In response, Belarus announced its own restrictions against the U.S. A message of the Belarusian Foreign Ministry slams the U.S. sanctions as illegal, imposed contrary to international law and designed to put pressure on a sovereign state. The Belarusian counter-sanctions included: the reduction of diplomatic and administrative and technical personnel of the U.S. diplomatic mission, tightening the visa requirements and restricting the work of U.S. specialists in Belarus on a temporary basis. Minsk also rescinded the authorization for the U.S. Agency for International Development to work in Belarus.

At the same time, the Foreign Ministry emphasized in its statement that Minsk “does not want to escalate the situation and is ready to continue contacts with the United States on the principles of equality and mutual respect.”

On 9 June 2021, a new episode of the sanctions epic followed as Joe Biden extended for another year, until 16 June 2022, the U.S. sanctions against Lukashenka and a number of Belarusian officials. According to a statement by the White House, the actions of “certain members of the Government of Belarus and other persons” are still considered by the U.S. to be an “extraordinary threat to the national security” of the country.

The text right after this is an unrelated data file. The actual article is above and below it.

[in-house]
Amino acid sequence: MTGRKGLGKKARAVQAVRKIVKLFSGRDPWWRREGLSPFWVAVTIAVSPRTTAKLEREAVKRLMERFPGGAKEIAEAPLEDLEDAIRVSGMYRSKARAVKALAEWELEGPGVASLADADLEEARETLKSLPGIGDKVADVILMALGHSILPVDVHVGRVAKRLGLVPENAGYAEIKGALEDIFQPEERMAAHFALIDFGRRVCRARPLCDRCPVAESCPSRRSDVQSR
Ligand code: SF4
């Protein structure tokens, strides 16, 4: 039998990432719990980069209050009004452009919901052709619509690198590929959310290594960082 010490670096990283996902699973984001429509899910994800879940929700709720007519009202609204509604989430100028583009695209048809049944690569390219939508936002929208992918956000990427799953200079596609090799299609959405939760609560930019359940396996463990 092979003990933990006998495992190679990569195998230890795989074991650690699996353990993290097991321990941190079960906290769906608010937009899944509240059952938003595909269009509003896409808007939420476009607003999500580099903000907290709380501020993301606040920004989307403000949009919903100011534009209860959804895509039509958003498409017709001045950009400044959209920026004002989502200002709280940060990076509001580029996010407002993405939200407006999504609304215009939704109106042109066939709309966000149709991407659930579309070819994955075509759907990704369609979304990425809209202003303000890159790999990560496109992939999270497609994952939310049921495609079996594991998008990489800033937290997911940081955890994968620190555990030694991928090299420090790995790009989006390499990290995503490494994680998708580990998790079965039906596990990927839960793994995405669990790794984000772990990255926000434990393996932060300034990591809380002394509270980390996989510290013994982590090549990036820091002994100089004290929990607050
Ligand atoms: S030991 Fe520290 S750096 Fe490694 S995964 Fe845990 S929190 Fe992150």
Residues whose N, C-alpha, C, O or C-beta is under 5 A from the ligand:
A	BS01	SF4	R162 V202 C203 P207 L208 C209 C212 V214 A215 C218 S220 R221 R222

On 21 June 2021, the U.S. imposed sanctions on five more Belarusian legal entities and 16 individuals. According to the Office of Foreign Assets Control (OFAC) of the U.S. Treasury Department, sanctions were imposed on the chief of the Department of Internal Affairs of the Minsk Region Alyaksandr Astreika; spokesperson for Aliaksandr Lukashenka Natallia Eismant; chief of the Department of Internal Affairs of Minsk Mikhail Hryb; speaker of the Council of the Republic, the upper house of parliament, Natallia Kachanava; Deputy Interior Minister Mikalai Karpiankou; Prosecutor General Andrei Shved; KGB Chief Ivan Tsertsel; commander of the Alfa police unit Sergei Zubkov, as well as members of the Central Election Commission Volha Darashenka, Andrei Gurzhy, Sviatlana Katsuba, Siarhei Kalinouski, Aliaksandr Lasiakin, Ihar Plyshewski, Maryna Rakhmanava and Iryna Tselikaviets. The legal entities subject to sanctions included the isolation center for offenders (TsIP) of the Minsk City Executive Committee, Department of Internal Affairs of the Brest Region Executive Committee, interior troops of the Ministry of Internal Affairs, Main Department for Combating Organized Crime and Corruption of the Ministry of Internal Affairs, and KGB of Belarus. The restrictions were introduced simultaneously with the fourth package of the EU sanctions.